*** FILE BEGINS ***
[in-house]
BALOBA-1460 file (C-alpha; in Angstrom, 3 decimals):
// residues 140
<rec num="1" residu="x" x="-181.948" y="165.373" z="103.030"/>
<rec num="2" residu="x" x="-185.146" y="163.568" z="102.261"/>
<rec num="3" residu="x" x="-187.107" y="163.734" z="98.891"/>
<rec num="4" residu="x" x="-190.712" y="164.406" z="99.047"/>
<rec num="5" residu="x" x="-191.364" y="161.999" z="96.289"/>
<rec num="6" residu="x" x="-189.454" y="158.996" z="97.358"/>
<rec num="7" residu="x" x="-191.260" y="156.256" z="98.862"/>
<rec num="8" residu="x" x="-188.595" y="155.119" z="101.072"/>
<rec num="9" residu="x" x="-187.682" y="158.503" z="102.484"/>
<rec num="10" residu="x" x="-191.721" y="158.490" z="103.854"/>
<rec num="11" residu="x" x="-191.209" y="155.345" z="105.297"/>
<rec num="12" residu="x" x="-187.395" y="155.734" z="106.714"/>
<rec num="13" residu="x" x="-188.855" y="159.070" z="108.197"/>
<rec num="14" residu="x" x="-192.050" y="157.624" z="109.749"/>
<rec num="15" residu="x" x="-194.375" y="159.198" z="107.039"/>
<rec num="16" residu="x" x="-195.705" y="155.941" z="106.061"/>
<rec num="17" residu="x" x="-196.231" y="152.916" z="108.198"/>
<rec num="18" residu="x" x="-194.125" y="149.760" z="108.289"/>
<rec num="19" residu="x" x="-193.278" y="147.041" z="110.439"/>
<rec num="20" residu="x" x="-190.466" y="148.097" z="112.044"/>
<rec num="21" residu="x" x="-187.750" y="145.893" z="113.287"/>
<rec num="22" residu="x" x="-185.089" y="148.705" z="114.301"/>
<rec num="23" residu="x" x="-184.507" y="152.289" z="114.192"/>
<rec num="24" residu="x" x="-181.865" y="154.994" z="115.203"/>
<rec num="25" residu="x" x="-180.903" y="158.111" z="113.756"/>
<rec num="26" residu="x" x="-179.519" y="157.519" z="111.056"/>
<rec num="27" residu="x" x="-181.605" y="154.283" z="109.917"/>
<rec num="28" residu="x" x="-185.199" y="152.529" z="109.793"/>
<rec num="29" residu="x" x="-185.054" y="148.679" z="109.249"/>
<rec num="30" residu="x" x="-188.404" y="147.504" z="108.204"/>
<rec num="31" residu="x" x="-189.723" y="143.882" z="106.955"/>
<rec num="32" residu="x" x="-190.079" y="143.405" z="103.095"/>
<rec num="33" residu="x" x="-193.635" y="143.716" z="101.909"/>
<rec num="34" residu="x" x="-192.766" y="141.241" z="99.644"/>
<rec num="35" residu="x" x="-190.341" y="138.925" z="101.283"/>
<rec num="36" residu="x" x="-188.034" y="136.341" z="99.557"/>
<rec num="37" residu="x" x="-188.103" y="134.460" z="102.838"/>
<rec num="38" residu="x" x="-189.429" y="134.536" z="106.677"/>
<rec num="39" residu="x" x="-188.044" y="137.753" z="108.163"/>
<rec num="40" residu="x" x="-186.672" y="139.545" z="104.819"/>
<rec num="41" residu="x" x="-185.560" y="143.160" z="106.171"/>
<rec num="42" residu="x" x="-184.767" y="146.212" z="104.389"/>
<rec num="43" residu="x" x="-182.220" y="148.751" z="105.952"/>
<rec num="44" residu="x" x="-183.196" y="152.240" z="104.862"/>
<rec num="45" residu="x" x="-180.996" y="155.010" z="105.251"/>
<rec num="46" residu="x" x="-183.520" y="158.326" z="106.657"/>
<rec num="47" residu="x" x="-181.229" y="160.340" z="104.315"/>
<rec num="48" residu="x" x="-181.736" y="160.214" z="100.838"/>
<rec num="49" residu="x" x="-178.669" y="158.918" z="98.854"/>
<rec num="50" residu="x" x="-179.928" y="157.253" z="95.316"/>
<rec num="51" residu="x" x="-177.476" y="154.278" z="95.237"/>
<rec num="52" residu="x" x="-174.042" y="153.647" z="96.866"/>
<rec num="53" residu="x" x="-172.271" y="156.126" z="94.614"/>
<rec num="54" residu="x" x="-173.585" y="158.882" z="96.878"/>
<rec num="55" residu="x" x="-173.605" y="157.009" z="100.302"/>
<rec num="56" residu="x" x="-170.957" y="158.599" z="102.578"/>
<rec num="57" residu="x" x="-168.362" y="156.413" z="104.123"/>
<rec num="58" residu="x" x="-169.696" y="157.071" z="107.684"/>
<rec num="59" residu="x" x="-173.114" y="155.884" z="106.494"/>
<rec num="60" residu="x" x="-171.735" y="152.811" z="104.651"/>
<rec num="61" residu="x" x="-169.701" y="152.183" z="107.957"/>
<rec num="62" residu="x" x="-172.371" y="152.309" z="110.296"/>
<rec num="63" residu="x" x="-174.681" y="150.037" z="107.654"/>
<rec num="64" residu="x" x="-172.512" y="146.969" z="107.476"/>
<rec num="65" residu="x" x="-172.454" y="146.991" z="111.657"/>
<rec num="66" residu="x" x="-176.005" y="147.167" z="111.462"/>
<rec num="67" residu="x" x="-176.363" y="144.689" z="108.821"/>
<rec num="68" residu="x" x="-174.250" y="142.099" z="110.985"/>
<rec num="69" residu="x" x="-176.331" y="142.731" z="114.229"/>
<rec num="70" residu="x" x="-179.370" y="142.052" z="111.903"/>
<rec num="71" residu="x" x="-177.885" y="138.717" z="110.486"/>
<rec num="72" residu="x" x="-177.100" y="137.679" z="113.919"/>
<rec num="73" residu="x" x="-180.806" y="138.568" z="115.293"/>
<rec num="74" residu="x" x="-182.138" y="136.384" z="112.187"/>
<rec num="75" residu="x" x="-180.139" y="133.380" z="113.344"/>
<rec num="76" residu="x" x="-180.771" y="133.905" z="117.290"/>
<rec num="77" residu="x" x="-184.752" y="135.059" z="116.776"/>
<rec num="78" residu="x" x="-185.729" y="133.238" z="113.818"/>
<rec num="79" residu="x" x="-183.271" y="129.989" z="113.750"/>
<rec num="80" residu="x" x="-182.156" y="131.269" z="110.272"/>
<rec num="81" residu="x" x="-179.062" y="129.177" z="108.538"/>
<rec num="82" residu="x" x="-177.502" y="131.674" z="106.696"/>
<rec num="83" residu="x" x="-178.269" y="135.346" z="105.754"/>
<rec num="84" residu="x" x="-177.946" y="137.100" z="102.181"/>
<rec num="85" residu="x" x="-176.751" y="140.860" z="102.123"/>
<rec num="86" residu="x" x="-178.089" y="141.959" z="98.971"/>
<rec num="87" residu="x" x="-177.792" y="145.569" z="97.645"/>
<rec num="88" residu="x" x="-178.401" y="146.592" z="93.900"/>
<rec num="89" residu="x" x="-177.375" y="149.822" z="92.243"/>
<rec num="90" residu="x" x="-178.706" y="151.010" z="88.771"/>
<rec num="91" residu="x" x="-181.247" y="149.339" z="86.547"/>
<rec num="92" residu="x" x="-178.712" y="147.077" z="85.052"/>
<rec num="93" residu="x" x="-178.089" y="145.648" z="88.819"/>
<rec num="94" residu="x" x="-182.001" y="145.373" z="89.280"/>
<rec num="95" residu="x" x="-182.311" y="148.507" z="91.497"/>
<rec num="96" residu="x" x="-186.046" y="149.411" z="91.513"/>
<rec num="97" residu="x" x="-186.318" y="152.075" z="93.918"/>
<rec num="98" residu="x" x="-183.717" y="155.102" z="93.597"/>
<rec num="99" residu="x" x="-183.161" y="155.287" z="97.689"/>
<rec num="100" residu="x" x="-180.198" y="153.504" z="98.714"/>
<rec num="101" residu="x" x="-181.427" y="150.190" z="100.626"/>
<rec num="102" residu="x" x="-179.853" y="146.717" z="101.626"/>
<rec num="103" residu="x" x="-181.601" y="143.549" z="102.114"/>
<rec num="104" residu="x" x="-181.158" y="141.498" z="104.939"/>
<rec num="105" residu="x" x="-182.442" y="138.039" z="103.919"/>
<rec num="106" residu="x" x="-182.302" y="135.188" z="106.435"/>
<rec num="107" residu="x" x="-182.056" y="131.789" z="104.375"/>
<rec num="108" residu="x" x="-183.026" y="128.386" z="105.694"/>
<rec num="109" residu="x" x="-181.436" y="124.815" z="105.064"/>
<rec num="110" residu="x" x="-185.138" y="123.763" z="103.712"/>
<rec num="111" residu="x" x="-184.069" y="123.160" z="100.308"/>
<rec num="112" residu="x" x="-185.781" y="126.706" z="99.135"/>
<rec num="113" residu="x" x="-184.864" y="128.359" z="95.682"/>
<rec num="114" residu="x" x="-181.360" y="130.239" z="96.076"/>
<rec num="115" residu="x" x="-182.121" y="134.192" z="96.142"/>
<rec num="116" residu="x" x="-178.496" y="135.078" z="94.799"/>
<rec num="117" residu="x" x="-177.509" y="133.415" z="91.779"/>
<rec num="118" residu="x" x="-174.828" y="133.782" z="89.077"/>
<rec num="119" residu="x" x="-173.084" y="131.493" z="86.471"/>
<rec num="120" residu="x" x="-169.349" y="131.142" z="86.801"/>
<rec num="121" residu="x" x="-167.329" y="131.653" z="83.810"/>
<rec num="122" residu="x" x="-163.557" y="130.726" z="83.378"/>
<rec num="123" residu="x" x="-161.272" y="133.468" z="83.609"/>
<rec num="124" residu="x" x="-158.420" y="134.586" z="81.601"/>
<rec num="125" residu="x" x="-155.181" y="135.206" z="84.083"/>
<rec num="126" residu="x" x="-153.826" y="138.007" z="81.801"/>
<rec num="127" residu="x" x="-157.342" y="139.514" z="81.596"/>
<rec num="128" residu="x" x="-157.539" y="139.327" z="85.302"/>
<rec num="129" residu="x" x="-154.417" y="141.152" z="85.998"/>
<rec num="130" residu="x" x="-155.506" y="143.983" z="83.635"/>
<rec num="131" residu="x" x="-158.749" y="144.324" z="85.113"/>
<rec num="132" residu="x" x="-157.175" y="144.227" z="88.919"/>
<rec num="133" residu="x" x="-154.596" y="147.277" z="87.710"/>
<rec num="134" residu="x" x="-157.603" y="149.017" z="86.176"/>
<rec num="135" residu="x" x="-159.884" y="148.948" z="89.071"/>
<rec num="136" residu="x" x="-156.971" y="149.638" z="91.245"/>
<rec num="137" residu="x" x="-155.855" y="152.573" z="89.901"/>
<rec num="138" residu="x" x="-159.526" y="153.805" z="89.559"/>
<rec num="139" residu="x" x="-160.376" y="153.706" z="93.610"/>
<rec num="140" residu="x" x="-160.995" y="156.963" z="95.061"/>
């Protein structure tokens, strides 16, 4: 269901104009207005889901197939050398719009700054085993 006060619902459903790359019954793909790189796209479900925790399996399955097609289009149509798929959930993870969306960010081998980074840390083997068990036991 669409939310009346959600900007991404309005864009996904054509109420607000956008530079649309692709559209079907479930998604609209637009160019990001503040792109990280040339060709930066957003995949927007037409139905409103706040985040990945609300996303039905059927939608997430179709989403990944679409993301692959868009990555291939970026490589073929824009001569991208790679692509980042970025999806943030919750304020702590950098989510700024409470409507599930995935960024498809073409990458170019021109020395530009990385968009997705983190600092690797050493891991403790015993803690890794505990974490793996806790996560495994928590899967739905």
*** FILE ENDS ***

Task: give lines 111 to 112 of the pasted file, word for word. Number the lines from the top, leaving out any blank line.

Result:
<rec num="108" residu="x" x="-183.026" y="128.386" z="105.694"/>
<rec num="109" residu="x" x="-181.436" y="124.815" z="105.064"/>